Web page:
New concussion blood test shows promise

A concussion is brain trauma brought on by a biomechanical force. It consists of a group of neurological symptoms that impair the patient for a variable amount of time. The symptoms are often not immediately obvious to the patient or an observer, making the diagnosis of a concussion challenging.

The recent announcement of an FDA-approved blood test that can help resolve this diagnostic dilemma has been met with great interest both by the public and the scientific community.

A biomarker is a measurable substance in an organism that may indicate the presence of a disease, infection or environmental exposure. The Banyan Brain Trauma Indicator is based on identifying proteins that are released from the brain into the bloodstream after impact.

The specific proteins detected by this test (UCH-L1 and GFAP) can be identified up to 12 hours after injury. The blood sample takes approximately three hours to process. The principal studies were conducted by the Department of Defense in soldiers who experienced brain trauma.

Brain trauma has become a significant health problem in the United States. There were approximately 2.8 million visits to the emergency room in 2013. Currently, there are approximately 3.8 million sports-related concussions each year in the United States. This discrepancy is based on the fact that brain trauma is a range of injury that includes brain trauma from severe motor vehicle accidents and penetrating trauma from blasts and gunshots. Concussion is the mildest type of brain trauma on this range and often does not require brain imaging such as CT scanning.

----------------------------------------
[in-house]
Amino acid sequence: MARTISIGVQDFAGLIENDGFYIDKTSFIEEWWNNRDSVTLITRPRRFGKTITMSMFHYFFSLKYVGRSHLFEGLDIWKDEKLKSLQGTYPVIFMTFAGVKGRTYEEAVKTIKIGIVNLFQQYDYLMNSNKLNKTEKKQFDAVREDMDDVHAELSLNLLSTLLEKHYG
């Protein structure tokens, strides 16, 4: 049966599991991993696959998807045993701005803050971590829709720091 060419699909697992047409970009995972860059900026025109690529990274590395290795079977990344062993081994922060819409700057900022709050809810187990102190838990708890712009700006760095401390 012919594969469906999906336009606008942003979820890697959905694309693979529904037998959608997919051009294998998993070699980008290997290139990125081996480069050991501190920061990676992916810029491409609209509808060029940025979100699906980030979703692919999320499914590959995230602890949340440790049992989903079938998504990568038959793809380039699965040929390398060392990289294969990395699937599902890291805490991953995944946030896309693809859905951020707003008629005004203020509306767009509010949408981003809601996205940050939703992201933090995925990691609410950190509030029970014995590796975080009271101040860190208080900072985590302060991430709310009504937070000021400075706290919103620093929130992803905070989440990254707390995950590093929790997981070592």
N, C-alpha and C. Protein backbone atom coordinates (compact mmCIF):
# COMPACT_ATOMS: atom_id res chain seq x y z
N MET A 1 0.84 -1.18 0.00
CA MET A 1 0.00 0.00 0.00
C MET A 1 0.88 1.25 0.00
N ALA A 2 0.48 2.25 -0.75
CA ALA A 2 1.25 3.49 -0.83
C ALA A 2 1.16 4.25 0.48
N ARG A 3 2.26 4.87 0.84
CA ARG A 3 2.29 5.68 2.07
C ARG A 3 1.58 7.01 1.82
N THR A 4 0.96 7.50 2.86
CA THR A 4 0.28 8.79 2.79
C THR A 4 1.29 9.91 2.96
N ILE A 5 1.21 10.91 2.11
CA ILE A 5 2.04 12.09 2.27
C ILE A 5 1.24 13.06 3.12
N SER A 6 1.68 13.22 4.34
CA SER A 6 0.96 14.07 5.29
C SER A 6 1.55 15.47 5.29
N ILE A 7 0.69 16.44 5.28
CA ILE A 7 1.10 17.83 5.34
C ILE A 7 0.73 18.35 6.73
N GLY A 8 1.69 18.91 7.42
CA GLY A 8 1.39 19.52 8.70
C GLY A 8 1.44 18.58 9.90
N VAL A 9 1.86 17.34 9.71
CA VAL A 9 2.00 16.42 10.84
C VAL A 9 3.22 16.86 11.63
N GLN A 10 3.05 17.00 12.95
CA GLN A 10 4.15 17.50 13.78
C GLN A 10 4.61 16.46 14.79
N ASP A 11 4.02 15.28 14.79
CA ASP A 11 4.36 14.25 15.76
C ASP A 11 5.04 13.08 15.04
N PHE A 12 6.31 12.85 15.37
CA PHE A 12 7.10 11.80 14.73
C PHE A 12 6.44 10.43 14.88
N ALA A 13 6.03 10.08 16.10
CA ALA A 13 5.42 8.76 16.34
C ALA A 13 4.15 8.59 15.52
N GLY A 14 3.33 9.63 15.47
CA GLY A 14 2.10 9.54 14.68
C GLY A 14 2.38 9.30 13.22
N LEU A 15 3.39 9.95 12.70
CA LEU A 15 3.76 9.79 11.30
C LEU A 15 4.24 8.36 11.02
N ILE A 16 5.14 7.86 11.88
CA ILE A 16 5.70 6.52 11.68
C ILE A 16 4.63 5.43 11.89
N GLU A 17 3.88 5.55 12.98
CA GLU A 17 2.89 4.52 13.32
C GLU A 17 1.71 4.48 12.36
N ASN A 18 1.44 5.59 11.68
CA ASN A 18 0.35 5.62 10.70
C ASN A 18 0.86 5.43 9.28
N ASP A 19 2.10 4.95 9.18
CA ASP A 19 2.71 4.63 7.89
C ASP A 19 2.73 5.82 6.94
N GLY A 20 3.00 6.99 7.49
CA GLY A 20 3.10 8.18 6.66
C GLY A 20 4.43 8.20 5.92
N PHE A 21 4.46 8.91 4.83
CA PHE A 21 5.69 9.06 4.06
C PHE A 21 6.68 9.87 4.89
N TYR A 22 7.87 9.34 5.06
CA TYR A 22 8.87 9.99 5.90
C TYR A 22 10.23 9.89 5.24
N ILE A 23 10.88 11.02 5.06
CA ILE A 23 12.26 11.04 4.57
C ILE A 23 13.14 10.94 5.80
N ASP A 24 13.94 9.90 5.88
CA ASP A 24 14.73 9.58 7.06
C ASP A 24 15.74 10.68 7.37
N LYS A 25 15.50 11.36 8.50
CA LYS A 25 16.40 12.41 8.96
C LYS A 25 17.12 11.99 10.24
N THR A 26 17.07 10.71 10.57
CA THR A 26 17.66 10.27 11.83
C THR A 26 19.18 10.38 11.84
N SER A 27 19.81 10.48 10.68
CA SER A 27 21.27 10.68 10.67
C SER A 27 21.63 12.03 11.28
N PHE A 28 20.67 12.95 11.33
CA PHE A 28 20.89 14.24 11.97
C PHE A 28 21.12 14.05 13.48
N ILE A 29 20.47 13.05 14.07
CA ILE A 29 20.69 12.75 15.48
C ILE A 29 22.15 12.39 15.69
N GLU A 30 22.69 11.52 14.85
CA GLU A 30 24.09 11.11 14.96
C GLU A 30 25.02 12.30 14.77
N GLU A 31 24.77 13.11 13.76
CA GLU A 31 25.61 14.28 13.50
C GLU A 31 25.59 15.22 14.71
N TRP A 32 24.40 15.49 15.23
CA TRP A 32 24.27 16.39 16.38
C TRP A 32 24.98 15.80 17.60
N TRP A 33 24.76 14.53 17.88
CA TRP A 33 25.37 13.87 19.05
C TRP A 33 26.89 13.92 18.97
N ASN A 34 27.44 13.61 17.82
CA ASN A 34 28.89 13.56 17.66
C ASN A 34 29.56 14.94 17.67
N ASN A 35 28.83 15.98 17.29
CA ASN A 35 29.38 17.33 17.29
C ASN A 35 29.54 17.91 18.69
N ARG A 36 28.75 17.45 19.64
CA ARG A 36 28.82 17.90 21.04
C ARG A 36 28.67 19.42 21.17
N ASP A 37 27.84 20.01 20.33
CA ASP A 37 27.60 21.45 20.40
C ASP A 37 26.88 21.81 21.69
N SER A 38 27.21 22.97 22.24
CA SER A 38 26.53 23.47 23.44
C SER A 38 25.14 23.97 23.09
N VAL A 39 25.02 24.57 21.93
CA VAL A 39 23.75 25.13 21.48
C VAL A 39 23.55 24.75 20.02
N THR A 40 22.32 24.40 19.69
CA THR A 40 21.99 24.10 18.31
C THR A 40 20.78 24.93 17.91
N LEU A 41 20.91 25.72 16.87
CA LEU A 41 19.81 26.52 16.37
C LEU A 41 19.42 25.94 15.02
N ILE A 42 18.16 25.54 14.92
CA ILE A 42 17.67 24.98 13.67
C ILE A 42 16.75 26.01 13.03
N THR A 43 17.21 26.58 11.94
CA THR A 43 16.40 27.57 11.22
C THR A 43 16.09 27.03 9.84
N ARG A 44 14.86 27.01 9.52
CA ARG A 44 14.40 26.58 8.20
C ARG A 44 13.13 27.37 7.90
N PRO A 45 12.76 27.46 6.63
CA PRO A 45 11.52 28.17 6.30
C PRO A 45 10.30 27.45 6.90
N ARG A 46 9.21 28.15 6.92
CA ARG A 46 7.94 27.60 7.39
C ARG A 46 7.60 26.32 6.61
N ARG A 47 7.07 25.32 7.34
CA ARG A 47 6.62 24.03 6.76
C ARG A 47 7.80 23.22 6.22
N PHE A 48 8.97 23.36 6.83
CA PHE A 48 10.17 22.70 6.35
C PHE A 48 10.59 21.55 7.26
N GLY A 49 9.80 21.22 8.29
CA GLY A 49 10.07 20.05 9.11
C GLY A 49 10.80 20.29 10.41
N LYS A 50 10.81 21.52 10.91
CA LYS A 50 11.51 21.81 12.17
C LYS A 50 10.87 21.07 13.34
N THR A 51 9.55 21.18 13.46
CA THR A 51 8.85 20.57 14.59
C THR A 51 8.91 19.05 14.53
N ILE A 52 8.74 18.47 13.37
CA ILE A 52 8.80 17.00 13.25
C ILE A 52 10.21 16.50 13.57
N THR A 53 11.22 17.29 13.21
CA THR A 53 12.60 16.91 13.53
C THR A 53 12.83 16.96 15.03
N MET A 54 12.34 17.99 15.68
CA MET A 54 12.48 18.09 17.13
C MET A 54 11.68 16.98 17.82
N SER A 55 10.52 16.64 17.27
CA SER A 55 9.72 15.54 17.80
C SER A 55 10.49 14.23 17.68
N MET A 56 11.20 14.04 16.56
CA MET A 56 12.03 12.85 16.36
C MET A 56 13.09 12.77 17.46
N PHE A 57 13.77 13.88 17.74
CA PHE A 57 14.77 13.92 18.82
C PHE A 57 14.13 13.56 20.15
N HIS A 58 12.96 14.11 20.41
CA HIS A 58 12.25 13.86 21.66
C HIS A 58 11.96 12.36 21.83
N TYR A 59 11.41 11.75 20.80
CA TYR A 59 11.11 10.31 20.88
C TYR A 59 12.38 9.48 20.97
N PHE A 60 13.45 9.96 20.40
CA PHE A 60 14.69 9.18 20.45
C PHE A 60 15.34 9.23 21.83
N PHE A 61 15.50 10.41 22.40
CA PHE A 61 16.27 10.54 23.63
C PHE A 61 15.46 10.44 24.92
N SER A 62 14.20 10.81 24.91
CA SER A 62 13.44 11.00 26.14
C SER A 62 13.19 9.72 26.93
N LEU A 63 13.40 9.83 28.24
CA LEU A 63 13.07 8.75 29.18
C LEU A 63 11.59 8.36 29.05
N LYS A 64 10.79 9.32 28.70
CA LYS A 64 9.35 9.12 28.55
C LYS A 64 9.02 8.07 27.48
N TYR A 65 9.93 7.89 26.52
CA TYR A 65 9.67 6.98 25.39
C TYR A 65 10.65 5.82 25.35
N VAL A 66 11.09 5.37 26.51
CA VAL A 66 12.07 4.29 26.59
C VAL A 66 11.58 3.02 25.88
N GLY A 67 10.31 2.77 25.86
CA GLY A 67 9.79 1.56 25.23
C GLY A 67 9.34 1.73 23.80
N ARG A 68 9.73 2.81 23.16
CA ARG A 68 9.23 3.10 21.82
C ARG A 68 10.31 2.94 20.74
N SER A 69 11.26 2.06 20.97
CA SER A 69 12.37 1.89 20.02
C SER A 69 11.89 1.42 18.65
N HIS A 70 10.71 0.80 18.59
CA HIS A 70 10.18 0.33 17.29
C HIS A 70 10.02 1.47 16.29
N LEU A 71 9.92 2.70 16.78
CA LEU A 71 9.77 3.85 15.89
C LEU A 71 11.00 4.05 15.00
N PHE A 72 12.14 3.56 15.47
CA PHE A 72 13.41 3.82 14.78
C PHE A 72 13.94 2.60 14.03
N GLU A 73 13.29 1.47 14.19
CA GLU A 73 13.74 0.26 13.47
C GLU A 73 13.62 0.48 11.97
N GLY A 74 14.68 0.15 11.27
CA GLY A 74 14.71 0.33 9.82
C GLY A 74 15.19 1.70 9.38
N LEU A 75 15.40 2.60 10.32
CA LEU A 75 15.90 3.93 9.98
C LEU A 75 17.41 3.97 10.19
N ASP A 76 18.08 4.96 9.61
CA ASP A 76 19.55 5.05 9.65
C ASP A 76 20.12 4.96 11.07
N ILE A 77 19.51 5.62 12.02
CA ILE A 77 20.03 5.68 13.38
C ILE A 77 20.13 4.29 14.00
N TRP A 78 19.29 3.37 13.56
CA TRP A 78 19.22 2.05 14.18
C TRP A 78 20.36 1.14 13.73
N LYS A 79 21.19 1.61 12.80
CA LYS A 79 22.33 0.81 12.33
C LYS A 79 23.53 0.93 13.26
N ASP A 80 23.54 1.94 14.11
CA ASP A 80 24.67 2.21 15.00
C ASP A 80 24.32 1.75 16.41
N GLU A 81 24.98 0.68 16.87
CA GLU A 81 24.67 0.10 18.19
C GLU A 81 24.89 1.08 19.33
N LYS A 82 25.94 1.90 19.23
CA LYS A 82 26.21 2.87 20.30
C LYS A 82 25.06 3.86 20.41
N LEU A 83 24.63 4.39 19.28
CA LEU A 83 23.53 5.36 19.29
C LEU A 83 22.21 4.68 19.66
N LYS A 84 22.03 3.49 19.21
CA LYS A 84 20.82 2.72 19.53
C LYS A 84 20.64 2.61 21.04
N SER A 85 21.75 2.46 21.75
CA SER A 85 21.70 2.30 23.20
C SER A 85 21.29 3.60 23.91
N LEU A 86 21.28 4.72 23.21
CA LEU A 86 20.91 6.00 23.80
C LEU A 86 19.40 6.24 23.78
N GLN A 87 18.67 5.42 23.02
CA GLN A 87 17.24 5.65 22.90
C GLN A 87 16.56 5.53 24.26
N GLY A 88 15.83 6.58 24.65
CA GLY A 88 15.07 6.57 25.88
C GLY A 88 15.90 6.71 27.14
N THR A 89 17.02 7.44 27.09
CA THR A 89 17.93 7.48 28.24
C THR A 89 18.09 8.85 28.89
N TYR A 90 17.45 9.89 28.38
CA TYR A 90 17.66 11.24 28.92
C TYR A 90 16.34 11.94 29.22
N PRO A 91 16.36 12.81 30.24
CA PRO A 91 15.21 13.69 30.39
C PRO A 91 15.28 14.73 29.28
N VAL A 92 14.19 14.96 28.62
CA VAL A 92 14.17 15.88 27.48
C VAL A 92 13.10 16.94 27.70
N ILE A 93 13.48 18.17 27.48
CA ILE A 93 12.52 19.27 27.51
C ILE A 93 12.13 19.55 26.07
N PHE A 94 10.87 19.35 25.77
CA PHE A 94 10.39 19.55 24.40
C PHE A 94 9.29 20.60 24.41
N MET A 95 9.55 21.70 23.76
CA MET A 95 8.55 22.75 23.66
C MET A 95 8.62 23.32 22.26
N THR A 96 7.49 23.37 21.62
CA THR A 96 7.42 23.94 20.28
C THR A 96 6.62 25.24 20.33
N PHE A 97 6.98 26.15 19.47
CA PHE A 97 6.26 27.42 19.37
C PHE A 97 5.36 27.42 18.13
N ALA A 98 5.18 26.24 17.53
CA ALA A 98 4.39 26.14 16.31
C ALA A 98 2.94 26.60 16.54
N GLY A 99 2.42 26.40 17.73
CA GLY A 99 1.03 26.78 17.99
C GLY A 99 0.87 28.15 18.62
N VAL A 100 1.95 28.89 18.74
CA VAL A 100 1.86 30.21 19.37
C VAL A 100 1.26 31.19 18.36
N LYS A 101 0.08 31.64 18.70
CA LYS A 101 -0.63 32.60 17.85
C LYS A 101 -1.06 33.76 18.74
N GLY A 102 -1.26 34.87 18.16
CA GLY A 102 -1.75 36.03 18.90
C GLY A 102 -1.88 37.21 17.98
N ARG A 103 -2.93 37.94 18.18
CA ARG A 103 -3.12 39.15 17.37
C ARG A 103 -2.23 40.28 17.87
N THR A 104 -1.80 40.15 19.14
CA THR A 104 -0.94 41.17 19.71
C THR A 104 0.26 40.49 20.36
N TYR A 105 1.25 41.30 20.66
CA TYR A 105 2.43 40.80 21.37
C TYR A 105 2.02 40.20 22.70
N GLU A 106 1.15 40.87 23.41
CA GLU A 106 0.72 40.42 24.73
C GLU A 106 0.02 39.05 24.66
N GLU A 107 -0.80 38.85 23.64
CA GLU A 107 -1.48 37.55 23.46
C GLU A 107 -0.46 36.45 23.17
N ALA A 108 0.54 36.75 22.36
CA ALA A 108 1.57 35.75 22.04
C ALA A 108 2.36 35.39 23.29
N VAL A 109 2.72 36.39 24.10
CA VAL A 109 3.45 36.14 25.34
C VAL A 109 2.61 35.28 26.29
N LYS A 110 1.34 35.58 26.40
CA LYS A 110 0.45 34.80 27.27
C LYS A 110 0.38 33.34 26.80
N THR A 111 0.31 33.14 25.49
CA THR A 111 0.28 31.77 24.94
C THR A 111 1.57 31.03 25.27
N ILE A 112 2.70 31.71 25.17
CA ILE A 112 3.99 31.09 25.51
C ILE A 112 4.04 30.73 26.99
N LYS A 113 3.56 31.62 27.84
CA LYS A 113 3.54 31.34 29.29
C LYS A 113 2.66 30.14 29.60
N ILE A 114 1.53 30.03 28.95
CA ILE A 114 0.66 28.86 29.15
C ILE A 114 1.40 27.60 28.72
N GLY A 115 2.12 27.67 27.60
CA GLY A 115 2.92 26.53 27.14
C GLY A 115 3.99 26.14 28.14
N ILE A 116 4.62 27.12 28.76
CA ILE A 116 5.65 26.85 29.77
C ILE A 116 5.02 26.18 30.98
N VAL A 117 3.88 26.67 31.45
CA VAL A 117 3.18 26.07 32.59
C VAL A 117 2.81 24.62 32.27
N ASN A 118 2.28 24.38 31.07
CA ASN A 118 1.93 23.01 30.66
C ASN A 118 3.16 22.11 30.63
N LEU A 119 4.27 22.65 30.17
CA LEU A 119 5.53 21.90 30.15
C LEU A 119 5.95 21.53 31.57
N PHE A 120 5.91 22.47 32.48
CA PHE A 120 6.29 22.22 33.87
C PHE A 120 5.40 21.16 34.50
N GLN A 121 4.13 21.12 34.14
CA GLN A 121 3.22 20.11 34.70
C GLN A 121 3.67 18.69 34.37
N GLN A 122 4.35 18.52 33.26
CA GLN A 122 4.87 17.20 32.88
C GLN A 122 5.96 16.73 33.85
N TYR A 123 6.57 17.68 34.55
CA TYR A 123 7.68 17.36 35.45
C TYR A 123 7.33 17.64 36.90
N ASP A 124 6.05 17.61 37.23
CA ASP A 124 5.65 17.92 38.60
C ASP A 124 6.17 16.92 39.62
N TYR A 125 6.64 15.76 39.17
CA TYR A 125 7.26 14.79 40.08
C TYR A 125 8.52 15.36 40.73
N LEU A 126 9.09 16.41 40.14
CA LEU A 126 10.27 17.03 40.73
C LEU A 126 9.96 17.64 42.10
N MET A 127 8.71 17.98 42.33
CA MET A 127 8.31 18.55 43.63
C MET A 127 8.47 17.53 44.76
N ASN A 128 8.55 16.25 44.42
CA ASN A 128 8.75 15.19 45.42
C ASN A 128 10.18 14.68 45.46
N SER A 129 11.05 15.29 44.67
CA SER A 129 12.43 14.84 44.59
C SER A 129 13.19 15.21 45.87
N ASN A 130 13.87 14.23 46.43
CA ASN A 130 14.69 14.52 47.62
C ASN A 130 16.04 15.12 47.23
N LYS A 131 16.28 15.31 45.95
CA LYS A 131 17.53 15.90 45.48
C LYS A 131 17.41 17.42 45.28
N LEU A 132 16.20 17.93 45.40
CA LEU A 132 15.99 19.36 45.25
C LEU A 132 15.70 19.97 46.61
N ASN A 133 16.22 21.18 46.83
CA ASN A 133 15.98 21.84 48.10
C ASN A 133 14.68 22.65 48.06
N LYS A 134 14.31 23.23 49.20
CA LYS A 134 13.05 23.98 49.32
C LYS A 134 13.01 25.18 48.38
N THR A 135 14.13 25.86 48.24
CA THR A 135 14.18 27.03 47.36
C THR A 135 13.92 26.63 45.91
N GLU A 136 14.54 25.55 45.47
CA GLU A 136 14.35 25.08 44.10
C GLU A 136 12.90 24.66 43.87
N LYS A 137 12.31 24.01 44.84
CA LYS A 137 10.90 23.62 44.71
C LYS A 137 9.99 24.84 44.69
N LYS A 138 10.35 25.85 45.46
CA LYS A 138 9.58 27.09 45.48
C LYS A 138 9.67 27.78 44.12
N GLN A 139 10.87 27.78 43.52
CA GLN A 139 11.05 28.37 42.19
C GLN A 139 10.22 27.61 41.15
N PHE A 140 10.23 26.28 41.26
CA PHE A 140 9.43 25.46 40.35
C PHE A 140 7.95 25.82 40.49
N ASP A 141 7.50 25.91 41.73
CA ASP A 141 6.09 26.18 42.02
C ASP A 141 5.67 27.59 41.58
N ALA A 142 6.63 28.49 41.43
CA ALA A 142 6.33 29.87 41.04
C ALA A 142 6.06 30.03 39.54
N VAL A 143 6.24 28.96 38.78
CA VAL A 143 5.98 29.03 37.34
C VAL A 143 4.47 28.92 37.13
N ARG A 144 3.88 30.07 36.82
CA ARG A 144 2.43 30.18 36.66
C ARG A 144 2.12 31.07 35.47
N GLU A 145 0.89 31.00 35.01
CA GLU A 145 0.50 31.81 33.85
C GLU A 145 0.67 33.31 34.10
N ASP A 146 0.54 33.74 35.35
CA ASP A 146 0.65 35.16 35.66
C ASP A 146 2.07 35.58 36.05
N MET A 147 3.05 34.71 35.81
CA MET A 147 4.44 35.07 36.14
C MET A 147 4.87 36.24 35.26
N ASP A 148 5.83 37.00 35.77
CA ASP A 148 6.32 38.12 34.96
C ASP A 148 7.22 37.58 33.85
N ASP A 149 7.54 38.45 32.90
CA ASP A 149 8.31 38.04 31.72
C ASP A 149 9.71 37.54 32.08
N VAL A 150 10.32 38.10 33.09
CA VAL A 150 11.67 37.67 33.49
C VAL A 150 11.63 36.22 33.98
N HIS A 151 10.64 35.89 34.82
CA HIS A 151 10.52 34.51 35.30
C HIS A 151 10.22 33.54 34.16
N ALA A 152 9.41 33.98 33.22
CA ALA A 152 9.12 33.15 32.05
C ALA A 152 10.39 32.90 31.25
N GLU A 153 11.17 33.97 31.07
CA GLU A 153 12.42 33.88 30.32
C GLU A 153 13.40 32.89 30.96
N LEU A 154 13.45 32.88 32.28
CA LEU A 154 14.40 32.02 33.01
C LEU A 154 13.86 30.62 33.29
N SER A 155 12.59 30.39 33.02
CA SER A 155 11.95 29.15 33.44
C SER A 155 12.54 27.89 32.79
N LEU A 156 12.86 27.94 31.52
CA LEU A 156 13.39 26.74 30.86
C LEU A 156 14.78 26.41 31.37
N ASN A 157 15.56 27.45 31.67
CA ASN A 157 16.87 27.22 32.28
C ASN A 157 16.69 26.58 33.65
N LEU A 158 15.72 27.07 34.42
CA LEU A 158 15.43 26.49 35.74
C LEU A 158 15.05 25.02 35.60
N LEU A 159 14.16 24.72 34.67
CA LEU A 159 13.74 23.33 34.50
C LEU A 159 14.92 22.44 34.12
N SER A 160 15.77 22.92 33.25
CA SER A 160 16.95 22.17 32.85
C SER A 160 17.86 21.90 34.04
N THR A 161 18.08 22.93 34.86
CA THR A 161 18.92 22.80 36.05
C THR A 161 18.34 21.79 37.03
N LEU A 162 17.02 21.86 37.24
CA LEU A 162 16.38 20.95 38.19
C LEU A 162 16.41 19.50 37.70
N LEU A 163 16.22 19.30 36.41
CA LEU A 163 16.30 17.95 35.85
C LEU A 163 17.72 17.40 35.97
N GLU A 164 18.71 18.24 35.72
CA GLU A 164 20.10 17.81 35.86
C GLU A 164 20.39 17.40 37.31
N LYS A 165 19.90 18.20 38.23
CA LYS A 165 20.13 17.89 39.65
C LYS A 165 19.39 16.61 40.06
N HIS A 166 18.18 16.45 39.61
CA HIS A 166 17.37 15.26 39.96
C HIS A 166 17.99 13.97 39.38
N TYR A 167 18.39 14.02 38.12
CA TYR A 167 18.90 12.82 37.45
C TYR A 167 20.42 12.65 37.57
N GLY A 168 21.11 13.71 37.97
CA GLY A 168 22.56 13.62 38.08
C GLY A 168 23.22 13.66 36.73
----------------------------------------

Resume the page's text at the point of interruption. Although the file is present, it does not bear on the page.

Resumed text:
Currently this new blood test has very limited application in sports, where decisions need to be made quickly and away from a laboratory. It is also not useful in identifying sub-concussive blows to the brain that result in cumulative injury. It is not approved for use in children at this time.

This blood test will be helpful in an emergency room setting after serious brain injury.

Despite its limitations, the Banyan biomarker is a significant advance in the diagnosis of brain trauma and will hopefully lead to better testing.

Dr. Alessi is a neurologist in Norwich and serves as an on-air contributor for ESPN. He is director of UConn NeuroSport and can be reached at

The danger of sexual predators in sports

The recent conviction and sentencing of Larry Nassar should be a reminder to all that vigilance is necessary to protect children from predators.

More importantly, Nassar violated an established trust between a patient and physician. This and other recent episodes of abuse have also shattered the faith placed in organizations and universities entrusted to protect young athletes.

Sexual predators often methodically build relationships with victims over a period of years. The underlying premise in many abusive situations is the exertion of power over a victim. Early recognition of typical behaviors can avoid a potential crisis.

Grooming is one technique used by predators. It is a process by which an offender draws a victim into a sexual relationship and maintains that relationship in secrecy. Typical targets are young, unsuspecting athletes who have low self-esteem and little parental oversight. Athletes with intellectual impairments can be particularly vulnerable.

Establishing a bond with the athlete and parents allows a sexual predator a lot of opportunity.

Private coaching or physical treatments specific for that athlete can be warning signs.

Isolation is also a crucial element in an abusive relationship. Participation on travel teams and competitions that require overnight accommodations can present occasions for abuse.

Excessive physical contact that appears inappropriate can also be a sign of abuse. If physical contact is necessary in the course of a medical examination, a parent or other adult should be present. The practitioner should welcome inquiries regarding the nature of the examination. Unfortunately, many young athletes actually report incidents of abuse but are not taken seriously.

There are many dedicated coaches, medical personnel and parents involved in youth sports. Vigilance on the part of all adults involved in youth sports is crucial to stopping what has become a disheartening trend.

Dr. Alessi is a neurologist in Norwich and serves as an on-air contributor for ESPN. He is director of UConn NeuroSport and can be reached at